For many, Santa Clarita’s Concerts in the Park shows are just a fun way to spend a summer afternoon and listen to some free, live music. For Julian Ho, they represent a heroic homecoming.
Ho grew up in Valencia and always wanted to perform for the summer concert series and had fond memories of watching the different bands perform as a child.
“Growing up, I went to Concerts in the Park and I always wanted to play there, but I never had a band to do that with,” Ho said. “Finally, I met these guys at the Musicians Institute and once we started playing a lot of gigs in Los Angeles, the first thing I thought of was that I wanted to play some gigs back home.”
While attending Musicians Institute in Hollywood, Ho met Shealeigh Atkinson, Nate Rich and Gabe Coll. After Atkinson asked the others to help her record a song for a scholarship, the four decided to form a funk band with Atkinson on vocals, Rich on guitar, Coll on bass and Ho on drums. They chose the name Prussia based on the name of a town called King of Prussia in her home state of Pennsylvania. Members of the band have individually performed with music icons like Kanye West, Frank Gambale and Joe Sumner and have even played in front of Sting, which was an especially important moment for the band since they met in a class about The Police.
When Prussia first approached the city about performing for Concerts in the Park, the band was told they were still a little new, but if they got more experience performing live, the city would consider them. So, in 2018, the band began performing local shows at The MAIN, the Christmas tree-lighting and the SENSES block parties. Finally, they received an invitation to perform at the Concerts in the Park on July 20.
The members of the band like to think of their chosen genre of funk as “jazz with a rock ‘n’ roll attitude.” Rich said he and his bandmates like how funk allows them to experiment with a variety of sounds and styles while still remaining true to the band’s energy.
“We can write a super simple song or we can write a song with a lot of different chords, and it’s never really foreign from our sound or our central idea,” Rich said. “I think it’s interesting to listen to, because there is the central idea of funk, but we can also branch and try different things in our songs that in some other styles of music wouldn’t be possible.”
The band’s approach to music is to write songs that connect with people on an emotional level and building a small, core group of fans rather than having a big, hit pop song and signing with a big record label.
“We just want to write songs that we genuinely care about so that, when we perform them live, we can have a genuine connection,” Ho said. “It’s like if you were on stage in front of a giant crowd and started speaking Spanish to people who didn’t understand it. Sure, you could be saying beautiful, eloquent things, but if no one really understands or connects with it, what’s the point.”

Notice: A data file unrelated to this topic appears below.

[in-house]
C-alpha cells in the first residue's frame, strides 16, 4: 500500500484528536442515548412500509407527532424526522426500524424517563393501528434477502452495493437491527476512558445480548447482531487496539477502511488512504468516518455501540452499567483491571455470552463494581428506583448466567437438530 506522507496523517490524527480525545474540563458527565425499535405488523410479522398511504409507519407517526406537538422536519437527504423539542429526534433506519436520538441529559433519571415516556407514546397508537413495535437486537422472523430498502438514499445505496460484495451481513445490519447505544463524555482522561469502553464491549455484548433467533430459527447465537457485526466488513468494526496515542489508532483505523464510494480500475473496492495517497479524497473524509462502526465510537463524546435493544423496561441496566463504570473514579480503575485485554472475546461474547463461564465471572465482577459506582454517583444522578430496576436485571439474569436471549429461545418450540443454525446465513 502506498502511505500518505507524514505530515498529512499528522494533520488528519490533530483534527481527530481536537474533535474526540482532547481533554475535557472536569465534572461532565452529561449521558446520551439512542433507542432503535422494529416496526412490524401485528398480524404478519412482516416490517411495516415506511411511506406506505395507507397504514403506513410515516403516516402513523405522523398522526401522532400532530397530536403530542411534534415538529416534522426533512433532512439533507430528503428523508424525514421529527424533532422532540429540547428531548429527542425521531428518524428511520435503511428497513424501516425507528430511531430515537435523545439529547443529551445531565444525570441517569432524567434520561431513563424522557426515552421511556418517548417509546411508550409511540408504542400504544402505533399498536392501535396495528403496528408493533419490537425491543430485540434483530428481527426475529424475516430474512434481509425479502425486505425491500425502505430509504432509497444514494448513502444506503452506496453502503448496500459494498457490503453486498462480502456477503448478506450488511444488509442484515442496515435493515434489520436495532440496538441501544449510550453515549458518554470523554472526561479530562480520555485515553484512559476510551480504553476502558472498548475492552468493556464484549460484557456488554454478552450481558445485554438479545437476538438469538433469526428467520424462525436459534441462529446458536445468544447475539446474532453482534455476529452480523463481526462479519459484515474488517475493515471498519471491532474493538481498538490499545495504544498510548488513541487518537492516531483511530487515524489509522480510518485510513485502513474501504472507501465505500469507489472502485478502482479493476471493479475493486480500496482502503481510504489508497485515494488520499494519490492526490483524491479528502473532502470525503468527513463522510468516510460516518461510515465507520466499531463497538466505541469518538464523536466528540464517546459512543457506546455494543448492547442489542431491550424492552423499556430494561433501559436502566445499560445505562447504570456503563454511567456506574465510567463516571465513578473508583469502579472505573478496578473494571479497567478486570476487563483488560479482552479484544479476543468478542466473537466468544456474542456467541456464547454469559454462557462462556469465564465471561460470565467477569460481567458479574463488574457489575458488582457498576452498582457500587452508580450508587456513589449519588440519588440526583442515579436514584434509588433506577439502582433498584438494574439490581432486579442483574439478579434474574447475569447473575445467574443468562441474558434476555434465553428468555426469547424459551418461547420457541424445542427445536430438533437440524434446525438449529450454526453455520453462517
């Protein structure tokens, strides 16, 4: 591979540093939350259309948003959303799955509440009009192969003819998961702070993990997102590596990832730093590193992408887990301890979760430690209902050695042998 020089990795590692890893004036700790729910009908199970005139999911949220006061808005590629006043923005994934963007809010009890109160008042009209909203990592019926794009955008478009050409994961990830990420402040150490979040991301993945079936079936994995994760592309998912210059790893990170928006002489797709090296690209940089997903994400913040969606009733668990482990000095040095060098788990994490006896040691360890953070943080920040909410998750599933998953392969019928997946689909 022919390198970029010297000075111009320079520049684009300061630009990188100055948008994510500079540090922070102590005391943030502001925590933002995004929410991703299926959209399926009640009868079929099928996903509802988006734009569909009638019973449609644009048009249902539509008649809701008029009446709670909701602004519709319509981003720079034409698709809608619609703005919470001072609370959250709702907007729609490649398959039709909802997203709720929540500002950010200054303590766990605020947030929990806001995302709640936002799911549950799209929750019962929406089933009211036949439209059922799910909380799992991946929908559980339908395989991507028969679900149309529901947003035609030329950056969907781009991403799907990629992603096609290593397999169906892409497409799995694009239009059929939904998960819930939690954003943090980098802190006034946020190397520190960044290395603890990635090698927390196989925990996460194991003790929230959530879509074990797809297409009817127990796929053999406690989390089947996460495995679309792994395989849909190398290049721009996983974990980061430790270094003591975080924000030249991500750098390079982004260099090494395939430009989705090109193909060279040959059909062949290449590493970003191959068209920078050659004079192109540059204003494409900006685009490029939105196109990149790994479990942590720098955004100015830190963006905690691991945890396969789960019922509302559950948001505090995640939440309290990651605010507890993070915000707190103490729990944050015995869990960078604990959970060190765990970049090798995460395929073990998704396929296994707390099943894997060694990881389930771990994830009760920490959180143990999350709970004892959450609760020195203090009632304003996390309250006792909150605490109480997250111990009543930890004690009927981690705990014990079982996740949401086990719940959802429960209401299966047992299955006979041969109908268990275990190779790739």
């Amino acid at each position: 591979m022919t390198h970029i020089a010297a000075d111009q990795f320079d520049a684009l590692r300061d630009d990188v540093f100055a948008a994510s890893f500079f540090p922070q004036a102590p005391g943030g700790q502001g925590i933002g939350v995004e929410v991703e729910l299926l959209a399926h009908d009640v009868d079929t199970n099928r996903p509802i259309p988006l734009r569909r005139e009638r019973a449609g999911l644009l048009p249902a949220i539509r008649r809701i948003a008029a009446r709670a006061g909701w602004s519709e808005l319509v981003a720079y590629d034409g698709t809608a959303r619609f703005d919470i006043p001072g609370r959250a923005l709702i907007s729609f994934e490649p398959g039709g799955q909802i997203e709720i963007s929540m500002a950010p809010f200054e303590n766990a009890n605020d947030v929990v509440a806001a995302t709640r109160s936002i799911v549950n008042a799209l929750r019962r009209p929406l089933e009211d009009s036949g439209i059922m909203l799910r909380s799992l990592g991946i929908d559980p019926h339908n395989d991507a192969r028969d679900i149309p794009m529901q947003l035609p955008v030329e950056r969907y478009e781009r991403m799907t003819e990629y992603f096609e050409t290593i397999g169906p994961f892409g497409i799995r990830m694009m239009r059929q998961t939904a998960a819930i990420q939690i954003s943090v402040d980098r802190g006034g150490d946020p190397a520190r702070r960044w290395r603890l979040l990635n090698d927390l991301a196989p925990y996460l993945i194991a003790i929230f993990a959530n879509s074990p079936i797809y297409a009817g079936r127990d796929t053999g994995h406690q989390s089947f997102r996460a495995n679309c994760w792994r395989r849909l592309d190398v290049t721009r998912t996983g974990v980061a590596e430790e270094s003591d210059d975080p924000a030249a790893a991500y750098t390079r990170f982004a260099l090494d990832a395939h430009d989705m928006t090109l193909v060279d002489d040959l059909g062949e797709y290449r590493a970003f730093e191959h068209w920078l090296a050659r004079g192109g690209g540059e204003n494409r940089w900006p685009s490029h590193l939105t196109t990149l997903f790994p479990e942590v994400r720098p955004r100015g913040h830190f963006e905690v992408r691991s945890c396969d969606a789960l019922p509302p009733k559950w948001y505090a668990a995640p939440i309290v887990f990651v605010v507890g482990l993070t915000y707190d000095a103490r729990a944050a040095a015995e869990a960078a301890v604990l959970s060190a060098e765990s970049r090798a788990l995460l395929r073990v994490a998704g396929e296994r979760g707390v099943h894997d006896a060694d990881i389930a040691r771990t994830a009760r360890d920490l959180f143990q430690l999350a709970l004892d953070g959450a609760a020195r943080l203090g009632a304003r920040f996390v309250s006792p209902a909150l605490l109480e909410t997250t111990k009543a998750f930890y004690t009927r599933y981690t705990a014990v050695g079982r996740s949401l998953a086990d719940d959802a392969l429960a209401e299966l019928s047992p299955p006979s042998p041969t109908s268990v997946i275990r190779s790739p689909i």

The band also emphasized that due to changes in the music industry, technology and social media, it is no longer necessary to sign to a record label in order to have a successful music career. They also said that, even if they did make a hit song with a label, there is no guarantee of future success.
“One of my favorite bands is Hansen, but could you imagine having to play ‘MMMBop’ for 20 years?” Atkinson said.
“I would probably drop everything else just to do this,” Rich added, “but I don’t want a record label telling me I have to. Some bands get a record label, release one record, then get shelved and have to tour their lives away to pay back the money they owe.”
While the band enjoys how studio recording allows them to meticulously craft the finer points and intentions of their music, allowing a “shell of a song” to blossom, they consider themselves to be primarily a live band. Their approach to performance is to make each show as “epic” and as energetic as they can, whether it is in front of an audience of four people or thousands.
“One show we did at The MAIN had four people, including Julian’s mom, but no matter where people see us perform, I want them to get the absolute best out of us,” Atkinson said. “Every time I leave a performance, I don’t think I could have done anything more. A show could be like a train wreck or it could be super awesome; there’s a little bit of risk.”
Prussia’s Concerts in the Park gig will be a special performance for the band. They have recorded songs with a horn section before, but rarely perform live with horn musicians. Additionally, while many of the bands perform covers, Prussia will perform mostly original material.
But most importantly for the band, during that performance, all of the original members will be present onstage. Coll, the original bassist, is a Venezuelan refugee currently living on a tourist visa in Ecuador and will be back in America on a temporary visa.
“When Gabe lived here we kind of took it for granted that we could write a song any time, so now when he’s here for only like a month we realize we really need to kick our music into gear because if we don’t he might not be able to come back,” Rich said. “We communicate with him over text but it’s really rough not having one of the people who wrote the music here to perform it.”
As someone heavily influenced by the concert series, it is satisfying for Ho to see his musical journey come full circle.
“The other members of the band didn’t grow up here but they have performed here, and I grew up here and I’m still heavily influenced by this city,” Ho said. “The music we play is somewhat grown from Santa Clarita.
Prussia will perform at Concerts in the Park on July 20 at 7 p.m. in Central Park. They will release a new single “Hello” on July 12. To learn more about the band visit prussiaband.com or on Spotify.